Rule #2 – Know where the feed goes

From the first day I visited Rene and Bob’s farm, I’ve been perplexed at how they make it work. The fact is, they don’t. And they don’t care.

Every farmer who raises any kind of livestock has to be aware of who eats what, how much they eat in a day and where future supplies of feed will come from.

Rene and Bob give their alpacas hay on an arbitrary schedule that seems to fall on whatever day no one is readily available to feed the hay. Rene “works” at the shop Monday – Saturday from 1100 to 1800, therefore she is not available to feed her own animals on those days. It takes roughly 20 minutes to drive from the ranch to the shop, a distance of approximately 13 miles.

What? If she doesn’t need to leave for the shop until 1030, what is she doing until then? Can’t she feed the animals before she leaves for work? Nope. She claims to be a farmer, but her actions prove she is not a farmer of any kind.

Real Farmers feed their animals in the morning, often before they eat themselves. Real Farmers understand that livestock of all kinds, but especially those who chew their cud, like to eat early in the day, before it gets hot, and then lay down in the afternoon/early evening to chew their cud before nightfall. No Real Farmers I’ve ever known have fed their livestock after dark, as sometimes happens on this particular alpaca “ranch.”

Bob is not a morning person. He is a Vietnam vet with PTSD and shrapnel in his back. He is medicated to control his mood swings, manage his pain and help him sleep. According to both Bob and Rene, Bob does not sleep much, but what sleep he does get is in the early daylight hours. Of course, he doesn’t even try to get to sleep before midnight, so what can he expect?

I don’t know what Bob’s issues might be, but it seems to me that if a person gets, at best, four hours of sleep and they live on a farm, it would be helpful to tailor one’s sleep for the hours of darkness and get out of bed at daybreak in order to get a start on the chores before it gets hot outside. Maybe that’s just me?

But back to the subject at hand, livestock feed.

Every Real Farmer knows how much each animal eats on an ordinary day. If an animal hasn’t eaten their daily ration, said Real Farmer knows that something is amiss and will watch that animal closely to determine the cause. Often it’s nothing, but it could be a sign of intestinal distress, the onset of illness or bullying by another animal, to name a few causes. The Real Farmer knows his animals and how much they normally eat and drink on any given day.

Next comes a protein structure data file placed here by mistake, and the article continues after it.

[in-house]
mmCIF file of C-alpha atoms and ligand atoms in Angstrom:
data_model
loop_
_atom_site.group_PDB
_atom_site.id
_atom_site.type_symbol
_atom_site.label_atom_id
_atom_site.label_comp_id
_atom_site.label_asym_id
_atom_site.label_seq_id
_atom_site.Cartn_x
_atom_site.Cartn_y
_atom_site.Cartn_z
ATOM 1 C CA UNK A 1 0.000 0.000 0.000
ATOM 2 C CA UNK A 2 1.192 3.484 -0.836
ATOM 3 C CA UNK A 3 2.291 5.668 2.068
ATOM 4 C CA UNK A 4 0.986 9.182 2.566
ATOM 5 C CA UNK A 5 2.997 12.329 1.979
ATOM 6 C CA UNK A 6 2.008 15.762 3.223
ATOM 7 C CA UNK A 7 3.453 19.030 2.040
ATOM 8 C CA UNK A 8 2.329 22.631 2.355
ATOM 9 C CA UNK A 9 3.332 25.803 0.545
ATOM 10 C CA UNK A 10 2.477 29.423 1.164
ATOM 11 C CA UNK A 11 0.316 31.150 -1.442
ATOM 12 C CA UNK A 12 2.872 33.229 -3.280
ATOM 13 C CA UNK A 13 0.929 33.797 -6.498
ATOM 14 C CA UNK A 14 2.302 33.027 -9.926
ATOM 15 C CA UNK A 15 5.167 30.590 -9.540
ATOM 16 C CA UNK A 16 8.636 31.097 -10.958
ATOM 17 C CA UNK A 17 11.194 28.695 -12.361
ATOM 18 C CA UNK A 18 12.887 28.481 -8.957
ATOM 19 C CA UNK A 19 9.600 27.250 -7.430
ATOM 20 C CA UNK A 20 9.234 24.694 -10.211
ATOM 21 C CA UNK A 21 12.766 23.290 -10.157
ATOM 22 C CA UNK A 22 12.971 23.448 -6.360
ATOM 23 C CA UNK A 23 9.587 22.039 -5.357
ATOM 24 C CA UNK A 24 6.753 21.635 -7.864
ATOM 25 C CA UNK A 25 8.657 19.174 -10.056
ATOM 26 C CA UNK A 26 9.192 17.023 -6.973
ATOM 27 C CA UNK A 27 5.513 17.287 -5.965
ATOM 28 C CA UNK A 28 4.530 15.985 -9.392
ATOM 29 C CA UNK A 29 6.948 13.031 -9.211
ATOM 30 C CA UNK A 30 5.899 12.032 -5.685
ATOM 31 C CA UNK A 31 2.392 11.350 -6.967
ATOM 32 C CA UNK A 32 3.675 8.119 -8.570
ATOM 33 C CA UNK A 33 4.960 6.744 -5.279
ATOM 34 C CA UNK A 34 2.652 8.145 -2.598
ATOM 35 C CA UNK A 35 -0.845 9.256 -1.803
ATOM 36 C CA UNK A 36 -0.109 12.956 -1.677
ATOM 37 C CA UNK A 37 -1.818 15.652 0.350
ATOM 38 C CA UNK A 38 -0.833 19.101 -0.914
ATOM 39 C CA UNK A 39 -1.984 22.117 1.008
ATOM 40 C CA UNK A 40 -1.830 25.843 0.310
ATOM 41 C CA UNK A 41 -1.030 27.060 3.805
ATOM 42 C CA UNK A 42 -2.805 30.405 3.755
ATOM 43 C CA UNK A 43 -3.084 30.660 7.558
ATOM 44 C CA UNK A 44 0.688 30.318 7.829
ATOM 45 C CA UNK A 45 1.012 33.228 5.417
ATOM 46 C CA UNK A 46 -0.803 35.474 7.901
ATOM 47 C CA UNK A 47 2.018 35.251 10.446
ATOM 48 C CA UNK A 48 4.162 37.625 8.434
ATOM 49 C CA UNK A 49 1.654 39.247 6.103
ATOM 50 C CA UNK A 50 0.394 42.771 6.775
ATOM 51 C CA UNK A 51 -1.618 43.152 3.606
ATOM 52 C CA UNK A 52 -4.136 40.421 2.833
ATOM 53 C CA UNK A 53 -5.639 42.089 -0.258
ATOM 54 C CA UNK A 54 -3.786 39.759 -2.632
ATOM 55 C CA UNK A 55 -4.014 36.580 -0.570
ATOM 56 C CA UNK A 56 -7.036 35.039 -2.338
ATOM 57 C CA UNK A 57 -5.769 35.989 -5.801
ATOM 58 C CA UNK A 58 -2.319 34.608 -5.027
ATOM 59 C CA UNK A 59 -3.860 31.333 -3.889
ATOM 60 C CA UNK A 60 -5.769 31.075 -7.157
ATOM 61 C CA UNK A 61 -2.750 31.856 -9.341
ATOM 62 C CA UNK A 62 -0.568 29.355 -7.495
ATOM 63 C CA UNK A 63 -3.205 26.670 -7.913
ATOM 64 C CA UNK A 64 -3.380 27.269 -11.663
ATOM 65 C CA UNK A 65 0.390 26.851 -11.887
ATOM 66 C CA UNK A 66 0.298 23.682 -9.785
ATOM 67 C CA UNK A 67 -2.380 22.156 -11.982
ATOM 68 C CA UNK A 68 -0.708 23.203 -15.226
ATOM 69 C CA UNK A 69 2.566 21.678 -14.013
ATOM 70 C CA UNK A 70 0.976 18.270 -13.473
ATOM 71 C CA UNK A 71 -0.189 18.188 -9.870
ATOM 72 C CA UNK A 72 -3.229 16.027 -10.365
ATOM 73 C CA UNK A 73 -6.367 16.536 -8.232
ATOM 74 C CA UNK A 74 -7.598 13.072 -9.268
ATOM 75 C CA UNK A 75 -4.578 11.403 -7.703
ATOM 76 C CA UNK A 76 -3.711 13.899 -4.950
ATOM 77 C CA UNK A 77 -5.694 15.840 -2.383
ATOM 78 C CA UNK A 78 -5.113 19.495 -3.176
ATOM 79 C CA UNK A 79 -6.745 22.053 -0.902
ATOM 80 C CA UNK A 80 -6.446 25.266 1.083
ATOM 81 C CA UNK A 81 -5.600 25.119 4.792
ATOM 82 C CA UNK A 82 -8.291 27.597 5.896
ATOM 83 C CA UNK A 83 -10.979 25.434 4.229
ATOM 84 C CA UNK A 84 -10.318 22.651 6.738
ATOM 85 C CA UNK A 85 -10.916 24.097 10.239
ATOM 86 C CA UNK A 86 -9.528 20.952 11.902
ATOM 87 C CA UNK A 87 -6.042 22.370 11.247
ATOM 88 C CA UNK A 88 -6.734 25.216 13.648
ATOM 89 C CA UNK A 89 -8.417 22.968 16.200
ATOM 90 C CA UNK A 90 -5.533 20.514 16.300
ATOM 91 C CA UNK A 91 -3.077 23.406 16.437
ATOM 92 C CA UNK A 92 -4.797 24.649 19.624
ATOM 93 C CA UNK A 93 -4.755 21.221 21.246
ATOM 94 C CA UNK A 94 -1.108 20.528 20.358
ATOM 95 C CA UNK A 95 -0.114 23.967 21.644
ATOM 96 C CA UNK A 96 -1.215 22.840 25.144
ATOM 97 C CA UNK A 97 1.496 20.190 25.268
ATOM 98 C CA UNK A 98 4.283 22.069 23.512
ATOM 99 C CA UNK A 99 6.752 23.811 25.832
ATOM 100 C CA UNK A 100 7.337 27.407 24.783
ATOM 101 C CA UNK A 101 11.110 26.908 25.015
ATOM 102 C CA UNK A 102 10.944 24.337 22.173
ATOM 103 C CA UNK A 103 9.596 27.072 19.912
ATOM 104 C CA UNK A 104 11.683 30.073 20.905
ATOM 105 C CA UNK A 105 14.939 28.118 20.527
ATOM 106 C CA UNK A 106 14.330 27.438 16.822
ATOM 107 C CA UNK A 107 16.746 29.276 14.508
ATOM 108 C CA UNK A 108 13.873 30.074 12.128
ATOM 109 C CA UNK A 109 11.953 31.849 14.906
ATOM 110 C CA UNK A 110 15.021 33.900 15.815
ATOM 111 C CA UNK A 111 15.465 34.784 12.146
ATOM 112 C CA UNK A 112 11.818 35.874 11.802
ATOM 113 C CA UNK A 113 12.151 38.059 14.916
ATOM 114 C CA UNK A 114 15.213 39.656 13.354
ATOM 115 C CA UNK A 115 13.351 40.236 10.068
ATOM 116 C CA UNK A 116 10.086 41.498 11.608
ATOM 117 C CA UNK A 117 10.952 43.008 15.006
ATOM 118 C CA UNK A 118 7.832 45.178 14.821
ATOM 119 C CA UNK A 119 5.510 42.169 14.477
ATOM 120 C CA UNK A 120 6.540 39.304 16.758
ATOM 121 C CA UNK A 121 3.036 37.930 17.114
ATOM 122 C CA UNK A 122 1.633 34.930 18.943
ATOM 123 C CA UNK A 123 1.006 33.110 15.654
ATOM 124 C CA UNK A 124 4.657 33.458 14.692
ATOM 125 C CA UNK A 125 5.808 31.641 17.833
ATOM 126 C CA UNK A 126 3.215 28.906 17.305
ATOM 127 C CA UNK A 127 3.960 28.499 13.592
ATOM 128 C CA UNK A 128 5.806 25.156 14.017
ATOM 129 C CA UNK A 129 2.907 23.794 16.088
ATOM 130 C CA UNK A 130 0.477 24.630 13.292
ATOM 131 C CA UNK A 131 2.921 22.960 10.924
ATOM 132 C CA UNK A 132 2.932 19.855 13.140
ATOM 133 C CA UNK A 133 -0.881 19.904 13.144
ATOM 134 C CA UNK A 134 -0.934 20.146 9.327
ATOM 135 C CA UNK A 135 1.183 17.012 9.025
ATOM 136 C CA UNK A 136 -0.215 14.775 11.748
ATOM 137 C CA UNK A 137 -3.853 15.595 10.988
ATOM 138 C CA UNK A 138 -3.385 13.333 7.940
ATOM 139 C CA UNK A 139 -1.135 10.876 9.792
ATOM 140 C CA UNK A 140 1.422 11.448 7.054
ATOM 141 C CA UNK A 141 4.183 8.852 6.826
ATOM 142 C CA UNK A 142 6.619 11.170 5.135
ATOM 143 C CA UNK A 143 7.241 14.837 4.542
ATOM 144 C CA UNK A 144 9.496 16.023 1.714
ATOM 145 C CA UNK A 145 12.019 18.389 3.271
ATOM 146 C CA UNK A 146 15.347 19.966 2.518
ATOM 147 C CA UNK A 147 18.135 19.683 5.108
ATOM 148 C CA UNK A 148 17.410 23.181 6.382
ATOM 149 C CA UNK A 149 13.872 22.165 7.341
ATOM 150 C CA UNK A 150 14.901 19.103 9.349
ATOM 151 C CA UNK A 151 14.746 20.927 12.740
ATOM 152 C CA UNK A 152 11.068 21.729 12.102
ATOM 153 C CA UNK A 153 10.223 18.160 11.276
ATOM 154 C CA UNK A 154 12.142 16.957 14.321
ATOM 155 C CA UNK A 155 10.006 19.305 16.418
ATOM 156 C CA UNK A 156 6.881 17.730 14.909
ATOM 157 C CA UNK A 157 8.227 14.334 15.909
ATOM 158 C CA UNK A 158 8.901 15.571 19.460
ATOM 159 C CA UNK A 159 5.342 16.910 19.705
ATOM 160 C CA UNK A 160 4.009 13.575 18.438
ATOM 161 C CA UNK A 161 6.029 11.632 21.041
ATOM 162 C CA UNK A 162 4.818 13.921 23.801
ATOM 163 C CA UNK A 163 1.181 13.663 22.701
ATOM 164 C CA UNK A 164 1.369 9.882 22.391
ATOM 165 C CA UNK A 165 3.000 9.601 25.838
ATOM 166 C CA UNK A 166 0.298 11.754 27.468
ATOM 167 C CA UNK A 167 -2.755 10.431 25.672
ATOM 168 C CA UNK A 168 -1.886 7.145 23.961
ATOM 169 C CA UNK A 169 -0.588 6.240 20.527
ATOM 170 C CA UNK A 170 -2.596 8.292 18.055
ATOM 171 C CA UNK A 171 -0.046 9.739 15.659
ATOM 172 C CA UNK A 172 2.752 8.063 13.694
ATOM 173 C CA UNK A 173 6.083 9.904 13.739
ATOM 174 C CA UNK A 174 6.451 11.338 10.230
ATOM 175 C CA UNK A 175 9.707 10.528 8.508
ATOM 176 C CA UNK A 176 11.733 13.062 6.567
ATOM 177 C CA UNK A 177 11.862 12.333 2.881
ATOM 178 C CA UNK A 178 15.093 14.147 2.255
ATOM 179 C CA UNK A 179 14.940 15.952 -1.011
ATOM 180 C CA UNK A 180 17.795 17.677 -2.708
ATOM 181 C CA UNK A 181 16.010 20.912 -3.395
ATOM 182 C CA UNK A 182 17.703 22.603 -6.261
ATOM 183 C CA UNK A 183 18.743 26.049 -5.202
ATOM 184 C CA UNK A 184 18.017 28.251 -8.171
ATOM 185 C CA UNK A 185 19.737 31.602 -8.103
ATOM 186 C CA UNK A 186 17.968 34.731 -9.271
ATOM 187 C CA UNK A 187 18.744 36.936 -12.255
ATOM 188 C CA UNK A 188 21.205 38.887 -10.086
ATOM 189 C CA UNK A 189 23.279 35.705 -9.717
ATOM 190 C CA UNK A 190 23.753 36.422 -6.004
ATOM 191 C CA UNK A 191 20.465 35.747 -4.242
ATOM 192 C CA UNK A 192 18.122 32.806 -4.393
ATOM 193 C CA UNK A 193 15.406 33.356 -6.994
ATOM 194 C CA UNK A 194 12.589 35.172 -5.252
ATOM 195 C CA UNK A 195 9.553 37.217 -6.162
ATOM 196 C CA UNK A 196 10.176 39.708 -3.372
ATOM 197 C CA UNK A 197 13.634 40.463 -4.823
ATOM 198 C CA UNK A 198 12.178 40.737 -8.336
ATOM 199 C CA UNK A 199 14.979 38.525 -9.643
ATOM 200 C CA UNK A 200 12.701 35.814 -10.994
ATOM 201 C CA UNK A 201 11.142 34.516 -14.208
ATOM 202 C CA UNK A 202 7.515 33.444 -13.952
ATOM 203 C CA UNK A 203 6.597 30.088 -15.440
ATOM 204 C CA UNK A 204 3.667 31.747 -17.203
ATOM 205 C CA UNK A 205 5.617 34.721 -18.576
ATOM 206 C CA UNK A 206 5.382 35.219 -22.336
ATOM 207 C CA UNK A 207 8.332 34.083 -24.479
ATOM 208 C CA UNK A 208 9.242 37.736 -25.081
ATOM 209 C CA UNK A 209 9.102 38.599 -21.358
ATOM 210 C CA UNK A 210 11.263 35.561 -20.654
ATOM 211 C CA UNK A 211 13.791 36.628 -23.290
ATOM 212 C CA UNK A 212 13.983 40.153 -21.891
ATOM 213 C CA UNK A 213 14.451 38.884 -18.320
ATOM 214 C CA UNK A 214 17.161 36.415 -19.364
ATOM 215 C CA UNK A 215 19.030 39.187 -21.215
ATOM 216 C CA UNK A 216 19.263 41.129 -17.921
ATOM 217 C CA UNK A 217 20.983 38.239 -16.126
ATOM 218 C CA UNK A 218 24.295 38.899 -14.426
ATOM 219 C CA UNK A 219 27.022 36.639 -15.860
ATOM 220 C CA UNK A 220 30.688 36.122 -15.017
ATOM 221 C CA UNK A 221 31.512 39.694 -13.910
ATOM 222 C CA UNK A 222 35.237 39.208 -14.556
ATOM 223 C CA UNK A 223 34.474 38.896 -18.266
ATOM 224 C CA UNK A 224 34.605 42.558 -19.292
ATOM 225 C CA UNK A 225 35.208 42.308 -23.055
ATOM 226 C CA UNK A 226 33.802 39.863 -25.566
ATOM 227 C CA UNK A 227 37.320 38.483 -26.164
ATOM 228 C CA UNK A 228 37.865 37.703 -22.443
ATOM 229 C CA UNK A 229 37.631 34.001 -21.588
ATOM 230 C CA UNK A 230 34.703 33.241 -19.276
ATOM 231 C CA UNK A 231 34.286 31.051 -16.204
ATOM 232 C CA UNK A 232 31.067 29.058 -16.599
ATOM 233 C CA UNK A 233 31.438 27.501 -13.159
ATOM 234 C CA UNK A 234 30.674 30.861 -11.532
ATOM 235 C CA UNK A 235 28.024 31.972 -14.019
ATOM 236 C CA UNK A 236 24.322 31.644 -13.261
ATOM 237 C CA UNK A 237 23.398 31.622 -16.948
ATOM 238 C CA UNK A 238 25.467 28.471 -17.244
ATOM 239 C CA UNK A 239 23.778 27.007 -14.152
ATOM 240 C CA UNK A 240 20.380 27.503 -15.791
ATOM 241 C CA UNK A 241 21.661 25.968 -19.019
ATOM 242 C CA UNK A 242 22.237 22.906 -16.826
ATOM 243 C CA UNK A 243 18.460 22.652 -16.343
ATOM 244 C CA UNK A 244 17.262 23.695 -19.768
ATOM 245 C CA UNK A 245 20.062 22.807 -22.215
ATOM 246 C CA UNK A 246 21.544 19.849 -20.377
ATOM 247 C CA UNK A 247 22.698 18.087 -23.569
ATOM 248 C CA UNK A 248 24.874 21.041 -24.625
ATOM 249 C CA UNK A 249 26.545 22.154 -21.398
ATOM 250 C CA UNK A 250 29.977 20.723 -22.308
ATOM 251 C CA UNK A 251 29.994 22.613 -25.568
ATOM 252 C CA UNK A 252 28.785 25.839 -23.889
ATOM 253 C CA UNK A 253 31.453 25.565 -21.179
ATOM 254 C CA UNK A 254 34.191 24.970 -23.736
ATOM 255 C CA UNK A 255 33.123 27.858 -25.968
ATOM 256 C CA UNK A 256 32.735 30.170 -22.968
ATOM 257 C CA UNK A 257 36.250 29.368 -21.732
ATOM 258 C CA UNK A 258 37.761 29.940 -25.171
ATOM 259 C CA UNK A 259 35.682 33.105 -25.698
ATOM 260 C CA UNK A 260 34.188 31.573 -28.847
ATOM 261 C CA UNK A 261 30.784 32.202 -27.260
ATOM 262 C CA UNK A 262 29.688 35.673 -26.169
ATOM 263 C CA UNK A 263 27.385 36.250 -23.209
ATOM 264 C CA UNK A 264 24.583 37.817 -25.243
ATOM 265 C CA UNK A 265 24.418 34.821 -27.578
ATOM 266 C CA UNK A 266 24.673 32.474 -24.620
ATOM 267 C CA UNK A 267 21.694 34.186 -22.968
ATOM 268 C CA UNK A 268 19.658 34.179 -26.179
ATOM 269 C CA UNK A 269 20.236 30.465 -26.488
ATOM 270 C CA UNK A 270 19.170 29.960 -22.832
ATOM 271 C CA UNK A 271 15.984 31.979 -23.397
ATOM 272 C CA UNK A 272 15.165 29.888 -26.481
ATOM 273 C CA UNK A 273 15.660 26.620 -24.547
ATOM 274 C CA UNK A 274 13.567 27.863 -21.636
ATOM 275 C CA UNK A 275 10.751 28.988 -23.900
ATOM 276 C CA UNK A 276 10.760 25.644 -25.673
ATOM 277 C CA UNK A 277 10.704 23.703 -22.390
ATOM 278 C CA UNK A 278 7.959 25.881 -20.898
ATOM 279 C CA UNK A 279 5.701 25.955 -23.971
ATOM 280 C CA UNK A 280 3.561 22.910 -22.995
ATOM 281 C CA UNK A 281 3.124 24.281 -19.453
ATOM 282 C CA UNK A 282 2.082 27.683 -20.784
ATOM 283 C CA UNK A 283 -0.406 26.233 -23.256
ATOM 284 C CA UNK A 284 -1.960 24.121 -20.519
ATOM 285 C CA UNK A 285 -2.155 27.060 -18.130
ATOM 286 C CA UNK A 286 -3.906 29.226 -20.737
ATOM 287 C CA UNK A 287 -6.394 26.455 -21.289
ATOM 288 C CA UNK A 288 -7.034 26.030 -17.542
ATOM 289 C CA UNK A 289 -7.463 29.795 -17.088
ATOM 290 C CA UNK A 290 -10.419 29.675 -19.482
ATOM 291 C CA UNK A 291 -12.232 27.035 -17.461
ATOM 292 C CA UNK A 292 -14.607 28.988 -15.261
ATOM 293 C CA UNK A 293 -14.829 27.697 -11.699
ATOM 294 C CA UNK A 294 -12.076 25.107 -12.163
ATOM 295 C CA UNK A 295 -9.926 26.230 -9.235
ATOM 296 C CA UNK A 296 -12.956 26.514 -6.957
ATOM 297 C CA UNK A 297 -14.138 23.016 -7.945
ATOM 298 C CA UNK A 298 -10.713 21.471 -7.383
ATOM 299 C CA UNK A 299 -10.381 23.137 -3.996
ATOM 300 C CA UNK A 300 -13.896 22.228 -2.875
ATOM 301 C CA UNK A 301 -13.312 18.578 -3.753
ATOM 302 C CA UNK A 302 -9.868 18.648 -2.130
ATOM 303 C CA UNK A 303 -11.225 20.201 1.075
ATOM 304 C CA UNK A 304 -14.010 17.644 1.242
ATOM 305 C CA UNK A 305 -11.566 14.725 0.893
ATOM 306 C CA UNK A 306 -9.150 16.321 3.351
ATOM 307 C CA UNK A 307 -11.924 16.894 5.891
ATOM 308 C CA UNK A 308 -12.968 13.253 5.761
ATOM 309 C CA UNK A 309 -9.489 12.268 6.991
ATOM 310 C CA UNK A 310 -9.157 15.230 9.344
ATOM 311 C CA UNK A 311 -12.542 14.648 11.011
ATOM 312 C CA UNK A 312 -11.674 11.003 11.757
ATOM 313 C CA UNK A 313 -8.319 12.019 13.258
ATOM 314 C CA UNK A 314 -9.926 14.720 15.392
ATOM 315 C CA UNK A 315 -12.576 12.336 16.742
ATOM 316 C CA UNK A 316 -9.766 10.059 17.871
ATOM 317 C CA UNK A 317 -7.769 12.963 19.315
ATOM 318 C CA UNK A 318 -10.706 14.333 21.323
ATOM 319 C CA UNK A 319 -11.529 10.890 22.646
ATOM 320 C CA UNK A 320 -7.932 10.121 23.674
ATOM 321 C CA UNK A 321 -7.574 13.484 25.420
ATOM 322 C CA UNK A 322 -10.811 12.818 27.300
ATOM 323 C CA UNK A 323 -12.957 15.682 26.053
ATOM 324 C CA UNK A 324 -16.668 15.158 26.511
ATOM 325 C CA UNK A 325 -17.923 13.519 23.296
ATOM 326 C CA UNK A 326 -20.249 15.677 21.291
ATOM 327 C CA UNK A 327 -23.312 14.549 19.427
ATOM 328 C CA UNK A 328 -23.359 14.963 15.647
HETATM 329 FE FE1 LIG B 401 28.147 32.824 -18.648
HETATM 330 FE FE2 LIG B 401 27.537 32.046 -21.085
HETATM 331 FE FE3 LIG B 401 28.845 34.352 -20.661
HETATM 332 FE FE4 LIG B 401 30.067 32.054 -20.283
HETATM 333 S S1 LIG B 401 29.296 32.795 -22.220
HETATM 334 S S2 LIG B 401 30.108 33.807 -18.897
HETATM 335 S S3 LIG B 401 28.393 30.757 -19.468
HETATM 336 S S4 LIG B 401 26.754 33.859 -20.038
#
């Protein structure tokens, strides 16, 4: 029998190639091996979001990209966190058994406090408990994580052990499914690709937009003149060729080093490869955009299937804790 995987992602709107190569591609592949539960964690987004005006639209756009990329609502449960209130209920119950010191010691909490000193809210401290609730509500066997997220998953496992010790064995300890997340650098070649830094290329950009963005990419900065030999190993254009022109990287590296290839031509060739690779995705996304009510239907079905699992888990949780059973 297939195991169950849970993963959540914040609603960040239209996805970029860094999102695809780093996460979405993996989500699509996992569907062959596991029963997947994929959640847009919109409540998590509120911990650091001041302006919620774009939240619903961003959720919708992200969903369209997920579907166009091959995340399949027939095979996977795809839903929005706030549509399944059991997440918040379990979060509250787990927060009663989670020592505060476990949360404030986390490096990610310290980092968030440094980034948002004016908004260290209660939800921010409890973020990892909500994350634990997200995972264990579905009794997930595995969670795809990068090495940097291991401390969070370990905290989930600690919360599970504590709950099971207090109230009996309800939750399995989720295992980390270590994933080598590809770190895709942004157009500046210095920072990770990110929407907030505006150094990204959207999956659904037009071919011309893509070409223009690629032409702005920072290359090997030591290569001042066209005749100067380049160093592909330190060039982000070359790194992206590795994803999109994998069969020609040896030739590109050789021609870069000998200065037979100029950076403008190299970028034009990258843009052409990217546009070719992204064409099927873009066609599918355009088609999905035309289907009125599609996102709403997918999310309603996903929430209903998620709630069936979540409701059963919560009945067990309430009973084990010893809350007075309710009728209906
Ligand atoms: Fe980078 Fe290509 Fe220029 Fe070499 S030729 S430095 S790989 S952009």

If you feed your animals hay and they scatter it around on the ground, they are not hungry. It follows that you are feeding too much hay. Hay on the ground is money wasted – animals will soil it and then it’s ruined. You might as well shred dollar bills and toss them into the pens – you’ll go broke quicker, the bank will foreclose and the animals will end up being a problem for someone else, saving everyone time and the animals some heartbreaking interval of starvation.

Any Real Farmer understands that his animals should be eager for breakfast. They should come eagerly up to the gate for their daily ration – any other behavior is cause for concern. A Real Farmer will not waste resources.

Every Real Farmer is intimately familiar with their feed stores and supply lines. Be a Real Farmer and know where your feed comes from and where it goes!

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One thought on “Rule #2 – Know where the feed goes

  1. WEll, the hot weather has done me a favor, because now I can go down and feed and weed really early. However; I must wait until everyone has had a bath before I can water. You would think we were lined up for the washtub! But, if I water in the evening, I have to wait for making coffee—WHAT???? No wonder they don’t sleep!!! It’s 10 pm!!!! My Mama has been in bed for hours!!! And no coffee after 3 pm! Really—-“old enough to know better”.

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